An exploration of focus groups as a means of investigating career thinking and exploration in a sample of black learners in an under- resourced school.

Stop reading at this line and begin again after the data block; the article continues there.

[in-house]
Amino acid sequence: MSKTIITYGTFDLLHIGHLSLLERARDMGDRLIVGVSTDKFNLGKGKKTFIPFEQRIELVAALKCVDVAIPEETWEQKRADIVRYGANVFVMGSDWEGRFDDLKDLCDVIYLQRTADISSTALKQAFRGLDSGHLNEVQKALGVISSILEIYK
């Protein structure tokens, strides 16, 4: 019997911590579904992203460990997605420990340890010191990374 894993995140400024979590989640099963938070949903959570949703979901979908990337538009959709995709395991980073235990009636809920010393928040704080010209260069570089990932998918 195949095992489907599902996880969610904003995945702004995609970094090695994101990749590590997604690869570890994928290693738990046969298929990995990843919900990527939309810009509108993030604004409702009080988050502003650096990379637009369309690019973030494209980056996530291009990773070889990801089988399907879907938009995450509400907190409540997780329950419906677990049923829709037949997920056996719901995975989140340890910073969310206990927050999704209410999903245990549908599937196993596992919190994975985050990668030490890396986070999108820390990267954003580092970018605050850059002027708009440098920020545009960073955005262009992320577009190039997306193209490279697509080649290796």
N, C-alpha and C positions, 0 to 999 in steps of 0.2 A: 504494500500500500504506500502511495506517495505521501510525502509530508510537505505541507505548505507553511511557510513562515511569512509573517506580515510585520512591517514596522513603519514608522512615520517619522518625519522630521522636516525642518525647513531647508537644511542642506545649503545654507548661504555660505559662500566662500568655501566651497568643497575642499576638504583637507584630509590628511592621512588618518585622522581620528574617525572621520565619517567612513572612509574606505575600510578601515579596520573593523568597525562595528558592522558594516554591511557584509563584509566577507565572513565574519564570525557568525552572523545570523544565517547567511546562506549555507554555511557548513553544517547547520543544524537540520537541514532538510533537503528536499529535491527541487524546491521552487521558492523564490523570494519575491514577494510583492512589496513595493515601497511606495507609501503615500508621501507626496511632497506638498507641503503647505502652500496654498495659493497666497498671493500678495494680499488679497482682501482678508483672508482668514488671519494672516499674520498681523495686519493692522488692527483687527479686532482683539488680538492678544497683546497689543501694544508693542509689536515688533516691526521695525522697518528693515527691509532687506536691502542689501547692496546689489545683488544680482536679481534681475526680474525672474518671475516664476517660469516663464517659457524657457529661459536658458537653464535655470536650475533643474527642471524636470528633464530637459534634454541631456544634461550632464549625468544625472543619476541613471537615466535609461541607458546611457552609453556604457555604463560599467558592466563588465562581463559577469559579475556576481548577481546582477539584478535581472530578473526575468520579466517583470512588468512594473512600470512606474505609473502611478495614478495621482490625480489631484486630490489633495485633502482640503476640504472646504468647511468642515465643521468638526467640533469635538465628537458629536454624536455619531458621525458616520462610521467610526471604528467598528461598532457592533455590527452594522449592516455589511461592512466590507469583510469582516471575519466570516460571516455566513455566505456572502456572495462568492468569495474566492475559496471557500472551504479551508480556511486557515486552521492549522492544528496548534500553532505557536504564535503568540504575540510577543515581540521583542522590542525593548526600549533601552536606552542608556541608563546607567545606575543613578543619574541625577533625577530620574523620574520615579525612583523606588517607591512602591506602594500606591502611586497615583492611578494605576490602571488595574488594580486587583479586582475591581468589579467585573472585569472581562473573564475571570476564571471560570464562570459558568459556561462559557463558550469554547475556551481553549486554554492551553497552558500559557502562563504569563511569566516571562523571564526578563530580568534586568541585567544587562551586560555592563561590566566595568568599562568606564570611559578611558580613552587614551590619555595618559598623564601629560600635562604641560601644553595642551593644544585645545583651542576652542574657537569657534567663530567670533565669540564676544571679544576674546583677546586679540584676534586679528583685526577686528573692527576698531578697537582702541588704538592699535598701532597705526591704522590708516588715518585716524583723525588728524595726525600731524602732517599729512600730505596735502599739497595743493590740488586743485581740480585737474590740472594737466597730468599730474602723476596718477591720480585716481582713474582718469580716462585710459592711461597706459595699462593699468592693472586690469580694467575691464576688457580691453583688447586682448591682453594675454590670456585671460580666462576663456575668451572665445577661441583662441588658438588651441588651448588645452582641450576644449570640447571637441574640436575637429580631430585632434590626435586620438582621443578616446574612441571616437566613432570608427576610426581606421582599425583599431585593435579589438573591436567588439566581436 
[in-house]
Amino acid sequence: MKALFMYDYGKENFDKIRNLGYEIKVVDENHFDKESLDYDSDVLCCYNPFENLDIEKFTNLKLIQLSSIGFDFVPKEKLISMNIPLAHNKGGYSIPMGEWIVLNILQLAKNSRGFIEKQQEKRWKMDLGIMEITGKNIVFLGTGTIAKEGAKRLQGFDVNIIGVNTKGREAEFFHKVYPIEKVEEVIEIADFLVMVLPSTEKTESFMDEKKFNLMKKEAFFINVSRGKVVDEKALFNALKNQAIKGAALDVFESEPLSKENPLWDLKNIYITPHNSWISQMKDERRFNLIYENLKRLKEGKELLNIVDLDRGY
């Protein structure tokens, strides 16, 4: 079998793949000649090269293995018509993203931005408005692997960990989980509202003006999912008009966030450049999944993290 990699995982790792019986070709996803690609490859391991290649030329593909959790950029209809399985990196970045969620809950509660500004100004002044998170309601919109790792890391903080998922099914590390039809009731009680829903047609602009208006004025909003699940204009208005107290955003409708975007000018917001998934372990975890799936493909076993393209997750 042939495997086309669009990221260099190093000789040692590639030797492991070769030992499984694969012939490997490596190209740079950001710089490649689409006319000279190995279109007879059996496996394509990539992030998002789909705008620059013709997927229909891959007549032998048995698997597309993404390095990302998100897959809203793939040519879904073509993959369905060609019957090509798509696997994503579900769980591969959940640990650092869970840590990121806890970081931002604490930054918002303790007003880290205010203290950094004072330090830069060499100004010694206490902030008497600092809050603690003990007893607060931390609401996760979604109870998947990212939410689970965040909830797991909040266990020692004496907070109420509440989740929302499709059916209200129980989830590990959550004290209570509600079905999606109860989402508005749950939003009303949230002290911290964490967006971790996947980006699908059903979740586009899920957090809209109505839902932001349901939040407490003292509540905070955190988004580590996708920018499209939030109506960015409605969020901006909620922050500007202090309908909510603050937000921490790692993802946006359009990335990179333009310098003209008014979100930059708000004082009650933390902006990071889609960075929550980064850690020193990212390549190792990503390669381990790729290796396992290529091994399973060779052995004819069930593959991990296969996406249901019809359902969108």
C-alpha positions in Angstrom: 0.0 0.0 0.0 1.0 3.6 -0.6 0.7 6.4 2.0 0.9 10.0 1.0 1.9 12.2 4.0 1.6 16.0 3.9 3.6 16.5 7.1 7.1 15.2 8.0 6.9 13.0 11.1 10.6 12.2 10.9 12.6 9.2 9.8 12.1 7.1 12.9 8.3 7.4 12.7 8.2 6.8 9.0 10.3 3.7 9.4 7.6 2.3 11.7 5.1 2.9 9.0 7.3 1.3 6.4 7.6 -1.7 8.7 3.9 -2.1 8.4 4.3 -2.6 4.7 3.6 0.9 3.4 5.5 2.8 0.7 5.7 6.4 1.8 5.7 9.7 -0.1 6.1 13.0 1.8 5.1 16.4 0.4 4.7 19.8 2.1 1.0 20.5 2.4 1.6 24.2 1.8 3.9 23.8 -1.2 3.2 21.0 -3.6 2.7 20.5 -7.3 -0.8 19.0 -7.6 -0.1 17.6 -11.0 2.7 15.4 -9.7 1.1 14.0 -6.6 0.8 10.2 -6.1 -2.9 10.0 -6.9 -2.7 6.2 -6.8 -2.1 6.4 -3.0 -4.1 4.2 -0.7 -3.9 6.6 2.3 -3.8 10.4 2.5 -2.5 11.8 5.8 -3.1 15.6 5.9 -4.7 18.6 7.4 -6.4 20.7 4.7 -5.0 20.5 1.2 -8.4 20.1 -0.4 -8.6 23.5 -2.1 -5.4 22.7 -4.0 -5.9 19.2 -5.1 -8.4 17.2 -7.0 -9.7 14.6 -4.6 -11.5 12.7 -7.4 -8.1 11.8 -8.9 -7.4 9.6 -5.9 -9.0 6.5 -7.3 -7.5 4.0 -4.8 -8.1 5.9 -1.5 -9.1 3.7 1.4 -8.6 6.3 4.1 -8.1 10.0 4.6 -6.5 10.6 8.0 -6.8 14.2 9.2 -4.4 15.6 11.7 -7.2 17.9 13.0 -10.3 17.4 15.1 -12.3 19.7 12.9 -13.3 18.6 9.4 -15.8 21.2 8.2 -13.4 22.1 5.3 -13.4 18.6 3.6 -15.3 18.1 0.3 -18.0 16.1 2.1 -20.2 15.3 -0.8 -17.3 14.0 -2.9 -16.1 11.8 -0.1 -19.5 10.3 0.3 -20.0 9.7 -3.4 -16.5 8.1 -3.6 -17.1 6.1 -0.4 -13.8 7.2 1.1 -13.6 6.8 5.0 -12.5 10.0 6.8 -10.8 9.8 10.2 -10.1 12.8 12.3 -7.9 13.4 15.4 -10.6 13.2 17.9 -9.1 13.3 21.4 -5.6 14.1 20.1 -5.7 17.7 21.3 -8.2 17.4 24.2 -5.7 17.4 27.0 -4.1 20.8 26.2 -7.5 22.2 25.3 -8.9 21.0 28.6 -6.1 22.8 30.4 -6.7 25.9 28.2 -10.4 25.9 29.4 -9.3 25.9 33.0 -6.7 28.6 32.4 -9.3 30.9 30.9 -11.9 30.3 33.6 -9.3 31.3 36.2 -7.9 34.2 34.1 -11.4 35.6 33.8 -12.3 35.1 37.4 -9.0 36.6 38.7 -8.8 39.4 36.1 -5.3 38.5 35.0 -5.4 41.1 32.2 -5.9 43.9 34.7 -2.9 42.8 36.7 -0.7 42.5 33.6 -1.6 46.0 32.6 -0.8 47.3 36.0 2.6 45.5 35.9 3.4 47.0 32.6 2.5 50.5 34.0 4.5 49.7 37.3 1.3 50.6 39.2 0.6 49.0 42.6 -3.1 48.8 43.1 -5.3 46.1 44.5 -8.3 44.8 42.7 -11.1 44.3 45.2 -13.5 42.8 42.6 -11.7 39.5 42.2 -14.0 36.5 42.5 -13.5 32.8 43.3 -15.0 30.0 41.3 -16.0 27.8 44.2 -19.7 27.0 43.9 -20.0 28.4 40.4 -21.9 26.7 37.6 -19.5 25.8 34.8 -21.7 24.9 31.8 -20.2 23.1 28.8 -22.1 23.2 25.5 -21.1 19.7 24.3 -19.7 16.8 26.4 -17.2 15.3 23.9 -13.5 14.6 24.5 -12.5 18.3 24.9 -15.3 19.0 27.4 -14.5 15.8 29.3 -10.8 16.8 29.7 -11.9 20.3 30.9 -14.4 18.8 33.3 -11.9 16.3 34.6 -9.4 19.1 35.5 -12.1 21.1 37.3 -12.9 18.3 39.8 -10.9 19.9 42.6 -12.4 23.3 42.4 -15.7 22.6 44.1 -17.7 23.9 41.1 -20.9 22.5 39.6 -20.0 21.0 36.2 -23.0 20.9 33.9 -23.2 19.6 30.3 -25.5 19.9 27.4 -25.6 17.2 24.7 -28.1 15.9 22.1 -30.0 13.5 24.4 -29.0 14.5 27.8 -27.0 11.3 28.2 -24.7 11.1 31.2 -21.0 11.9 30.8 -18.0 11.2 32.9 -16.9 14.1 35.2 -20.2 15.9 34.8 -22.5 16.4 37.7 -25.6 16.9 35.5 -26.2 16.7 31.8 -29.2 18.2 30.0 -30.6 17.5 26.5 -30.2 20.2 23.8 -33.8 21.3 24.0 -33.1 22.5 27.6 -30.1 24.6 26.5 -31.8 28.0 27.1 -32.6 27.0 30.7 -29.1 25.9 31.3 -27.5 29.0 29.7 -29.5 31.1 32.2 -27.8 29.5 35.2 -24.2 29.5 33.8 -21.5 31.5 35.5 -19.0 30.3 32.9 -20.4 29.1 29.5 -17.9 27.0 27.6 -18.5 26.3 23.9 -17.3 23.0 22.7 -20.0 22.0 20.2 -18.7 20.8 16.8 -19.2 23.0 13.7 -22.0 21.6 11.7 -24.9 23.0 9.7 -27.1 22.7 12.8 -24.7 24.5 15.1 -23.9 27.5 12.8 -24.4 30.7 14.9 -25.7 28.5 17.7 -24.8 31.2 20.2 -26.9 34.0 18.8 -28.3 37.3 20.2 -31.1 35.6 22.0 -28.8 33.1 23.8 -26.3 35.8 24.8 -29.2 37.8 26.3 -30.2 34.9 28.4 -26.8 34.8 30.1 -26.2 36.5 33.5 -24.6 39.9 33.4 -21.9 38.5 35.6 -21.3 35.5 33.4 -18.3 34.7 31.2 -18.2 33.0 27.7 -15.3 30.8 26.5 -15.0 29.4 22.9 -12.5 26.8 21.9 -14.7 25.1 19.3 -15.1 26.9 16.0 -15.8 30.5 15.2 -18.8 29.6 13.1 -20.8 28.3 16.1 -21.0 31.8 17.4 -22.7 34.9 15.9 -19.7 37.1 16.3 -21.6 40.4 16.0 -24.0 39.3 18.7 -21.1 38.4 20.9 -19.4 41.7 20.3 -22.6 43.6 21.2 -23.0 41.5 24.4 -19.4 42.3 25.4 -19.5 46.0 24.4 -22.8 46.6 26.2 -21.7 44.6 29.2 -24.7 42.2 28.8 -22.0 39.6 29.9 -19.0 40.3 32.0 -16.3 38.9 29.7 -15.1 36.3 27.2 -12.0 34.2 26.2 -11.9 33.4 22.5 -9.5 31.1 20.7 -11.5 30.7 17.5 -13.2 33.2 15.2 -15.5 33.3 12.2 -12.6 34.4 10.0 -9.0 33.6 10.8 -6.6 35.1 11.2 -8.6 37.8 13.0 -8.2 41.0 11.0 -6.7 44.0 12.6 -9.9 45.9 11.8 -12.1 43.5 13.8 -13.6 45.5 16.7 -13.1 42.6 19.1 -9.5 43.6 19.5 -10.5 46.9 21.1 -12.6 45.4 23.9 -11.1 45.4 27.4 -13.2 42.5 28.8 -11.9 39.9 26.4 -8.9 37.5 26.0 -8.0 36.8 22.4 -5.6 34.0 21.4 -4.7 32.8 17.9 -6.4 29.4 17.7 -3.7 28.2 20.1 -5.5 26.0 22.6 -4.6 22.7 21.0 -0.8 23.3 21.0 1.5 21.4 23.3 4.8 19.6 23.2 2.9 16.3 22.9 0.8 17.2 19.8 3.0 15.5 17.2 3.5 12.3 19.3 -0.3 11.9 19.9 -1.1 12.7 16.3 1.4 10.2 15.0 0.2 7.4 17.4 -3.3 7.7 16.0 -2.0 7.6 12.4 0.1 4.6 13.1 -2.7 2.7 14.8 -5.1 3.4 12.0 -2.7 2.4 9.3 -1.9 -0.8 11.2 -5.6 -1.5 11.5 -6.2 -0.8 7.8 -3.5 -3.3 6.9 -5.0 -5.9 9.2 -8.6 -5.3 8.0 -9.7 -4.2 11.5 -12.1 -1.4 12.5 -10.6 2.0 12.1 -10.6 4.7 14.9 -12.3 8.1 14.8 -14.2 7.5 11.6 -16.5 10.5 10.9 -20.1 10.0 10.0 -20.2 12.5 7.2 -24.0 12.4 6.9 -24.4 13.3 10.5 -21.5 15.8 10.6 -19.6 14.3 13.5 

Much of the research on career development of black secondary school learners (Hickson & White, 1989, Ntshangase, 1995) has been focused on black learners in relatively affluent black areas, particularly townships. The aim of this study was to investigate career development and exploration in a sample of black learners from an under-resourced school in Pietermaritzburg. They were generally of a low socio economic status. In order to assess the learners' career maturity, a pretest-posttest quasi-experimental design was used. The central aim of this research project was to undertake focus group discussions. In order to facilitate career development, the discussions were learner-driven. These discussions were run over five sessions and allowed for an investigation of contextual influences on career development. Quantitative and qualitative analysis of data collected was conducted, in order to ascertain the effect of the focus group discussions on the learners' career maturity levels. The analysis showed a marked improvement in total career maturity scores of the experimental group as was measured by the Career Development Questionnaire. No significant changes were observed in the total maturity scores of the comparison group. Qualitative analysis of the discussions showed that. the learners gained a great deal from one another and together they discovered and shared career information and life skills. The results of this study showed the extent to which black learners from under-resourced areas are marginalized. They do not get the same exposure as their urban, suburban and township counterparts. The results further highlighted the plight of these learners whose contextual realities affect their career development. These findings have implications for policy makes at the level of the school, the government and community in order to reduce uncertainty and to promote career maturity in these learners. It is suggested that curriculum packages include grass-roots, community based programmes, that are sensitive to contextual realities which impact on the career development of rural black learners.